I think that the way we use the available space in our city is very important. We are attempting to reduce the amount of vehicles in the City Centre by encouraging modal shift to other forms of transport such as buses, walking, cycling and of course, Metrolink. If we are successful in these initiatives we should have a win/win outcome - a thriving, vibrant city but with more of our street space available for use as social space.

27 January 2005

What are people's ideas and aspirations in relation to this problem? Personally I would have liked the council, for once to take an intelligent, long term and strategic view and create a large edge-of-city-centre park like they have at Eastside in Birmingham. Unfortunately with projects like Eastgate set to send land values in Picc Basin skyrocketing and the failure of the council to undertake any kind of long term planning for the area, this opportunity may have passed us by forever. It would also be nice if they took more care with planning decisions which has meant our largest and most important piece of open space - Piccadilly Gardens is aflicted by the worst design solution in the city. Ill conceived and poorly excecuted. Clearly there is plenty of hard, careful work to be done.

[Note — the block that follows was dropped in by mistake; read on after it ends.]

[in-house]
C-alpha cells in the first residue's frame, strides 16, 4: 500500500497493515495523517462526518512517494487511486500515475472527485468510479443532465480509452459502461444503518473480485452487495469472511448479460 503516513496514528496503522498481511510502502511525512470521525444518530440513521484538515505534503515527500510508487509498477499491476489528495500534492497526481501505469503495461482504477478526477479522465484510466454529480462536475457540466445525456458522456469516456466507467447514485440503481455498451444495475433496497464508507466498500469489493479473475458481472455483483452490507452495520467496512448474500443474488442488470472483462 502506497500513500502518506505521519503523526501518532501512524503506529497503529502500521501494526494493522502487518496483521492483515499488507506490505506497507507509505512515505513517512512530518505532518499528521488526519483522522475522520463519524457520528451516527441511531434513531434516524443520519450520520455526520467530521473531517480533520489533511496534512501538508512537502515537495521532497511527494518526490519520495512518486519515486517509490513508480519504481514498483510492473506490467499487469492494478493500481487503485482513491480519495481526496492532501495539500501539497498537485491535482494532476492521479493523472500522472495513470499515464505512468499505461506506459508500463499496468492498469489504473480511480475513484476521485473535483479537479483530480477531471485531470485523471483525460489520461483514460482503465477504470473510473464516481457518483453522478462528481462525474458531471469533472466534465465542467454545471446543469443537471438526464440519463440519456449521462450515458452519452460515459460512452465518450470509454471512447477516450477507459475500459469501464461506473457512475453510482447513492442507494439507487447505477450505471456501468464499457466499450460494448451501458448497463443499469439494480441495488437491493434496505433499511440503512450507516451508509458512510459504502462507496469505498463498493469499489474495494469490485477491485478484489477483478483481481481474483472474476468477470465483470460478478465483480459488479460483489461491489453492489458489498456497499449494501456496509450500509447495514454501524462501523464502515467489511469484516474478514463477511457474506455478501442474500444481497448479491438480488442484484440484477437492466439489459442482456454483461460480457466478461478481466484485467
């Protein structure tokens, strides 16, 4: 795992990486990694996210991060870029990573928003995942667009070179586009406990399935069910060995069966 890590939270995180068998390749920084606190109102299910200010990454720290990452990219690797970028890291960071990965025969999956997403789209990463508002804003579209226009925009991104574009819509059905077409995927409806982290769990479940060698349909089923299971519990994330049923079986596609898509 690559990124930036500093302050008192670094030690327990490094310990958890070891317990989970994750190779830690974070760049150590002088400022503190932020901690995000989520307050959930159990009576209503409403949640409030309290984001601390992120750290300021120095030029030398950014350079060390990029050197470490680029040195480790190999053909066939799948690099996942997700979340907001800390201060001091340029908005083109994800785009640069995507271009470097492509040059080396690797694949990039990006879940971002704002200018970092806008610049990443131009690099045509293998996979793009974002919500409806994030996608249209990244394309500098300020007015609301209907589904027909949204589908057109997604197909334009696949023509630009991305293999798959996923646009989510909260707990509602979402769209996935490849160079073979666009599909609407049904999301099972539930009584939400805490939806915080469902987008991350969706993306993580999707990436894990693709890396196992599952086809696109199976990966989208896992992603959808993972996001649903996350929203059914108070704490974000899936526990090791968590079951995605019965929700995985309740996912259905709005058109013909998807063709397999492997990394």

So! Thoughts, ideas, opportunities please! We all want an uplifting, liveable city to be proud of. Urban design considerations and particularly the issue of quality open spaces urgently needs to be addressed if Manchester is to continue to attract people and prosper.